After Eden

By CAROLYN CLAY  |  March 11, 2010

Clifford Odets's 1935 Paradise Lost, which is getting a rare revival from the American Repertory Theater (at the Loeb Drama Center through March 20), also treats issues of class — though at more of a poetic roil than a cheeky simmer. And in the wake of the all-new Diane-Paulus-helmed ART's recent Shakespearean sorties to Studio 54 (The Donkey Show) and Manderley (Sleep No More), Daniel Fish's period-hopping, video-augmented approach to the Depression-era drama, stretched across the wide Loeb stage, is a little like a resurgence of the Taliban after "Mission Accomplished" on the aircraft carrier — a return to the old ART, except that the previous regime would never have laid its auteurist hand on anything as homegrown and eloquently propagandistic as Odets. That said, Fish's visually enhanced production — its huge screen both dwarfing the performers and offering their travails in close-up — ameliorates without upstaging Odets's somewhat speechifying, quaintly slang-ridden vision of a humbling yet humanizing revolution in which a once-prosperous middle-class family, the shards of its dismantled (or perhaps never mantled) life thrust out on the street, lose everything except the possible dawning of a new day when "no man fights alone."

Of course, it doesn't take genius (or the AIG T-shirt that appears in the third act) to see the keen contemporary relevance of Odets's 75-year-old portrait of mid-level haves brought low by massive unemployment, an imploding economy, and what original Paradise Lost director Harold Clurman dubs in his introduction to the printed script the "general fraud" perpetrated by the upper classes. Here, idealistic handbag manufacturer Leo Gordon is brought to ruin (and hope) by the conjoined machinations of the Depression, his own honest dealings, and ambush by an unhappy, unscrupulous business partner. Going down with Leo is a large cast of characters representative of a decaying, deluded middle class; they include his immediate family (their dreams of opportunity and accomplishment dashed), various hangers-on who as much as live with the Gordons, and one socialist-manifesto-spewing furnace stoker. Only the hustling, criminal character of Kewpie (originally played by Elia Kazan) thrives — rich but empty.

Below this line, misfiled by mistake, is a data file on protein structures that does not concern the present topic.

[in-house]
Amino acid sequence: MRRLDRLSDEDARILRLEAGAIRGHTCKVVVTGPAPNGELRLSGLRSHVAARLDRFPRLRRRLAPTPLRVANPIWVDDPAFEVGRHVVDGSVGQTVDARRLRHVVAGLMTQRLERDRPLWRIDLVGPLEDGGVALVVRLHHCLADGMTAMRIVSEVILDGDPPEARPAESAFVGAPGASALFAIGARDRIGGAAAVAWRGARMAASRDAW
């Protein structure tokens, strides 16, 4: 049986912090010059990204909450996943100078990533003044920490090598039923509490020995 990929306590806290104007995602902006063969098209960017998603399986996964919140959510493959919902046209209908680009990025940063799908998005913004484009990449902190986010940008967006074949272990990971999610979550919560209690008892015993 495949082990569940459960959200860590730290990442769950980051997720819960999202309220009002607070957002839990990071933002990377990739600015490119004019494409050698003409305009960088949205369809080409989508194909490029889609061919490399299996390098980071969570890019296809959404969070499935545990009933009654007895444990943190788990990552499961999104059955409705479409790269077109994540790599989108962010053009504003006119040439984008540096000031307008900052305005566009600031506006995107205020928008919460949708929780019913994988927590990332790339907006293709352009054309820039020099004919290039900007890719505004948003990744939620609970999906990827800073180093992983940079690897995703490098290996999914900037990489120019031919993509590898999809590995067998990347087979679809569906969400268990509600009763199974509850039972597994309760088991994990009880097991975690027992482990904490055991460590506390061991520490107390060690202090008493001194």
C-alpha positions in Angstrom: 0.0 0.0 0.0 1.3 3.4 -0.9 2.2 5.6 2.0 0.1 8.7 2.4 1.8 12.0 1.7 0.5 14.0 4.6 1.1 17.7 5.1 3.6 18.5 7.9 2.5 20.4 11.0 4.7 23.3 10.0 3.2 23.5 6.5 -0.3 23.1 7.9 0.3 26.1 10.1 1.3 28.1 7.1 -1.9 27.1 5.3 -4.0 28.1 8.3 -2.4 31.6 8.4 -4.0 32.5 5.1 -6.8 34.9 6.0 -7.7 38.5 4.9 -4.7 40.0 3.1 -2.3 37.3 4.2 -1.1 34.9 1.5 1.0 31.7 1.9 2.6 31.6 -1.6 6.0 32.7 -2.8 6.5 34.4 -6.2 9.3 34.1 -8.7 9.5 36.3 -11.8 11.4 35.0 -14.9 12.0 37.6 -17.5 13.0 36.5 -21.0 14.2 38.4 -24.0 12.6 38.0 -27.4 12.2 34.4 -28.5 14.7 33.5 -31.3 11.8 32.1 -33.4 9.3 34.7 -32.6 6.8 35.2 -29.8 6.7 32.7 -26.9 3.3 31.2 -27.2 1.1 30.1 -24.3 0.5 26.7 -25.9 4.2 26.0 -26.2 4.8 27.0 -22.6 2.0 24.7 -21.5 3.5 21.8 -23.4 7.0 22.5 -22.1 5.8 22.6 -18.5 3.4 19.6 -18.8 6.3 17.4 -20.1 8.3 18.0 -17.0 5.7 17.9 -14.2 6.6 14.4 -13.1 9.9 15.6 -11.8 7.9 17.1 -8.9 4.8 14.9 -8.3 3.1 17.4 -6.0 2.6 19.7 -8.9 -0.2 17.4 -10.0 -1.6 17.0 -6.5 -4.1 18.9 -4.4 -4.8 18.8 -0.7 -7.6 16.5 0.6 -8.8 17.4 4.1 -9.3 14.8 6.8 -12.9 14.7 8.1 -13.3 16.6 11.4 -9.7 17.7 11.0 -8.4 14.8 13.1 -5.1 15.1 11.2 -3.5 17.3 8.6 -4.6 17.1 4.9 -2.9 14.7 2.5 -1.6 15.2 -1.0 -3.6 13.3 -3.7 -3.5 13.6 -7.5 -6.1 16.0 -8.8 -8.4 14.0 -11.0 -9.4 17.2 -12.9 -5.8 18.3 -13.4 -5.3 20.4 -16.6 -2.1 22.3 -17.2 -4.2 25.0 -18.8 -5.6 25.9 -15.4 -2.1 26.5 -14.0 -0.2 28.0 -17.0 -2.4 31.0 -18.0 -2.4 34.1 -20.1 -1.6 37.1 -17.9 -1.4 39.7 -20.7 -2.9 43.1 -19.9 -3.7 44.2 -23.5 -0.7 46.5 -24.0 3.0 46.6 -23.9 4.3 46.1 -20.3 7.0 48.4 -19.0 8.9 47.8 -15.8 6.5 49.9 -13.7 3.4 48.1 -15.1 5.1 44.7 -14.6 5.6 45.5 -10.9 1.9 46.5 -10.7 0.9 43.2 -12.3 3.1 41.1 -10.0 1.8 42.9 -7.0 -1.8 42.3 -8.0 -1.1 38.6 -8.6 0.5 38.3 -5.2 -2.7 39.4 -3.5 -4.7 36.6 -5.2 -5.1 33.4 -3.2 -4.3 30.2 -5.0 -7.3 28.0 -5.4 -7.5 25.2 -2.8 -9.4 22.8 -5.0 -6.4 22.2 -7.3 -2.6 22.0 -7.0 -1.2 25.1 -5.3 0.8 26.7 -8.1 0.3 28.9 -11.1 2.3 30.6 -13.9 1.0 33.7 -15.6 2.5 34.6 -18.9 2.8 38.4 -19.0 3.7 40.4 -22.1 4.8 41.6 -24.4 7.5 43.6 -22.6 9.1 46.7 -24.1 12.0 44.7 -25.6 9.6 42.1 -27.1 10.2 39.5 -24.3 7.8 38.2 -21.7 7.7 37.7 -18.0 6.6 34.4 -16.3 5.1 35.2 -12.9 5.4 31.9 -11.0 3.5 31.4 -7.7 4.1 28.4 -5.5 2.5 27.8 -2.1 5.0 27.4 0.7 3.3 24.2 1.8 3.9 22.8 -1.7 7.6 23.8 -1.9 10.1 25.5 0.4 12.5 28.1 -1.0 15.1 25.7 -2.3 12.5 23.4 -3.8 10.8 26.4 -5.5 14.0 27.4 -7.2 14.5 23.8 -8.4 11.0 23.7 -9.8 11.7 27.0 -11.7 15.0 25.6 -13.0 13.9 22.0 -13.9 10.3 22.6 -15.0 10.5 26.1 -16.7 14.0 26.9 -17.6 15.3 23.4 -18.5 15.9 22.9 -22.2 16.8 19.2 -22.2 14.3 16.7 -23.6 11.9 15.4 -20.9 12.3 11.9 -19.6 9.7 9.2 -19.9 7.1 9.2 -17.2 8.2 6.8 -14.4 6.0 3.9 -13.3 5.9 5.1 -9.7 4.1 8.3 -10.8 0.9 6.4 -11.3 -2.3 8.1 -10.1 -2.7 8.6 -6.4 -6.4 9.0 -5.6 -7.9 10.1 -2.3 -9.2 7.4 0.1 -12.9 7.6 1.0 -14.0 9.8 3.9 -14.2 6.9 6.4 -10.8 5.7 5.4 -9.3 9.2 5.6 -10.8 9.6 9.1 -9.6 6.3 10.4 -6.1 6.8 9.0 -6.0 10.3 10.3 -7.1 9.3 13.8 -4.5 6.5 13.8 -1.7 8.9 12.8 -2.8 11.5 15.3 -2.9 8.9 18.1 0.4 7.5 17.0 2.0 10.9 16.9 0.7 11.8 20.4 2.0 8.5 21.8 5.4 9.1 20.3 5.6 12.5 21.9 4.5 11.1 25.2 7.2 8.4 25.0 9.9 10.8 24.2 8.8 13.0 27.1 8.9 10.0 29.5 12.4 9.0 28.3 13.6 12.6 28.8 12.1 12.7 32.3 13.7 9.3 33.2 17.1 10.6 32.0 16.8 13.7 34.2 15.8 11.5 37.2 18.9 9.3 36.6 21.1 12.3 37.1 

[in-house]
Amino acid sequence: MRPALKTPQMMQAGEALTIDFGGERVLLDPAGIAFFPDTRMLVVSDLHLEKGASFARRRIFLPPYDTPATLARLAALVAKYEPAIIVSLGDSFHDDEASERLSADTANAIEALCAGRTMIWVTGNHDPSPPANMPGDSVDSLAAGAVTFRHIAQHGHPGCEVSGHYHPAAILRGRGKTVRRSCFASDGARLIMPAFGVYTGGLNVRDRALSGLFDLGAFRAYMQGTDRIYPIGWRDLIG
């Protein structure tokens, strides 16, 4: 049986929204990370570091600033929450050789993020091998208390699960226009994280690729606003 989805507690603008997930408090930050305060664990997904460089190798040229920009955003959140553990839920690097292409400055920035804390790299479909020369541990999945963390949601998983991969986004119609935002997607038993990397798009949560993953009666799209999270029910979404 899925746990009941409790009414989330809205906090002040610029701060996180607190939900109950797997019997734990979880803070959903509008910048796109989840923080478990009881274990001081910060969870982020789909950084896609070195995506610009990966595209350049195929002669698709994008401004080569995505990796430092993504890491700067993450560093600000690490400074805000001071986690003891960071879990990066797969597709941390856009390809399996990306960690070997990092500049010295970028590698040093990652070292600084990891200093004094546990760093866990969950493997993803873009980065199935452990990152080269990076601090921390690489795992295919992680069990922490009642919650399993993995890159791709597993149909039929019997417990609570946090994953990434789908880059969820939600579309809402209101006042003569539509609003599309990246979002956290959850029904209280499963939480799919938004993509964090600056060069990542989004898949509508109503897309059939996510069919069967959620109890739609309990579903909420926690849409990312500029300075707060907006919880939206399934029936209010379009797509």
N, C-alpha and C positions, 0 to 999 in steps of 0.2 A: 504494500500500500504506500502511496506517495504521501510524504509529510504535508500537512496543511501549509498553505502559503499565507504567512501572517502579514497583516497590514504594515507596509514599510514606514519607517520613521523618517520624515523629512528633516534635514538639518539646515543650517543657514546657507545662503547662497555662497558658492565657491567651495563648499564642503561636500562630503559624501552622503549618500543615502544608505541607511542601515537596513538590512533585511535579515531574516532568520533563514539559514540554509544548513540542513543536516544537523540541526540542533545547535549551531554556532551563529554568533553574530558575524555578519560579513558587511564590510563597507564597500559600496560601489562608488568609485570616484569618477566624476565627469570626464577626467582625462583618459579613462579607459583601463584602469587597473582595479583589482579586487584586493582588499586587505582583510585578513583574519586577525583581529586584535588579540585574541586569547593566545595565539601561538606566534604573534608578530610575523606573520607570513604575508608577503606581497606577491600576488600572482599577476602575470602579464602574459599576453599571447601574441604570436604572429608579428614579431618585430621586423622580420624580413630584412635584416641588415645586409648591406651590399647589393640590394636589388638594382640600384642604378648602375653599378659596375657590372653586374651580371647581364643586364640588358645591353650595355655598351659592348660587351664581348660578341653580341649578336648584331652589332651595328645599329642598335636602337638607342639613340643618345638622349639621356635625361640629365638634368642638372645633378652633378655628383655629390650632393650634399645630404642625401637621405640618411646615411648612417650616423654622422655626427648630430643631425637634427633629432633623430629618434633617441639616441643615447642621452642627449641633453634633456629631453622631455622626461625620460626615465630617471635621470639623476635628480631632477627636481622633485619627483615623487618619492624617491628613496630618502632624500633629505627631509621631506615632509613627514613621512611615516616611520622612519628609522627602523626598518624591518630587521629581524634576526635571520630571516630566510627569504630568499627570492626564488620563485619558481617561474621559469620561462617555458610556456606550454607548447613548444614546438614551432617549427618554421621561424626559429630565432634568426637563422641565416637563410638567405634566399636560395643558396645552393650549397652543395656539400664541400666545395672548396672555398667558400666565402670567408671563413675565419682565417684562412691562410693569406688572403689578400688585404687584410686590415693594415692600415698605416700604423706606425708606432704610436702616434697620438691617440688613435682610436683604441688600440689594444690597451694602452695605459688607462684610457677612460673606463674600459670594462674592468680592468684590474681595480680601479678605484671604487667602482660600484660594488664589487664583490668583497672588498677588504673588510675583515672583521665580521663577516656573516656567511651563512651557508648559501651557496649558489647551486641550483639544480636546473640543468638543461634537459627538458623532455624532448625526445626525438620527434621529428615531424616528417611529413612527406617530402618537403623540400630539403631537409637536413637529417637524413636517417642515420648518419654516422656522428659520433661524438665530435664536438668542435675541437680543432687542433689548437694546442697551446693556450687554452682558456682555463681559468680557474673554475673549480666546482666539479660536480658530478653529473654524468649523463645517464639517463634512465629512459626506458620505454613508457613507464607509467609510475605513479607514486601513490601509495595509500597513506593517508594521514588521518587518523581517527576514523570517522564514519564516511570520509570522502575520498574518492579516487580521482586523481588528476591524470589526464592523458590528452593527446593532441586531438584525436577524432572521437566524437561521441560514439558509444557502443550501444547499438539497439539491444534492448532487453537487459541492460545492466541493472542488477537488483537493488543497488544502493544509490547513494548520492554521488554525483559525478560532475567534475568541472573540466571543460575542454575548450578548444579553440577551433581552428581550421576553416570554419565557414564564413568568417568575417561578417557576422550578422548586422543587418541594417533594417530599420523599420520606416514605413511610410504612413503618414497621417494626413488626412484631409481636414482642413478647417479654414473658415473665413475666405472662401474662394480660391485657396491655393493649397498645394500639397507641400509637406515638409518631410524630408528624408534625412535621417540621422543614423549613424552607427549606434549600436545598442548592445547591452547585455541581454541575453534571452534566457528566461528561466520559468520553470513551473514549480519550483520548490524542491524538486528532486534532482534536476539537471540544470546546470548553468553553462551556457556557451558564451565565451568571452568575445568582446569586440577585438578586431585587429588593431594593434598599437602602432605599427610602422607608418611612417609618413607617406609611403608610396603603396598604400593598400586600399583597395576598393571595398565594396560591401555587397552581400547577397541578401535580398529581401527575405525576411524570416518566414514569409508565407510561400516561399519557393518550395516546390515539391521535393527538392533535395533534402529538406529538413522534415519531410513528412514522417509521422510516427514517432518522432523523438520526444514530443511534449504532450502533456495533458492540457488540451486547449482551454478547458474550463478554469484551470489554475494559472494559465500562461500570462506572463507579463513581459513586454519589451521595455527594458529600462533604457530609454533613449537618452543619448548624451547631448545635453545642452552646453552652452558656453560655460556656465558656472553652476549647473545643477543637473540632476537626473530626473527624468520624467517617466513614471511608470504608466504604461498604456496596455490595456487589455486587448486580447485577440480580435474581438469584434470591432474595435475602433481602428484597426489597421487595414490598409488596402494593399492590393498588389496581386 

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PARADISE LOST: It doesn’t take genius to see the contemporary relevance of Clifford Odets’s 75-year-old portrait of mid-level haves brought low by massive unemployment and an imploding economy.

With its eerie amplification, its spillover onto looming video, and a setting more warehouse than our house, Fish's production is both striking and distancing. The acting, however, is by and large urgent and natural, with David Chandler a sincere but far from spineless Leo, Michael Rudko exuding fiery agitation as the furnace man, T. Ryder Smith effective as both a dying son and a ghoulish arsonist, and Sally Wingert earthiness itself as the mom who thinks repeated offers of "a piece of fruit" will hie us all back to Eden.

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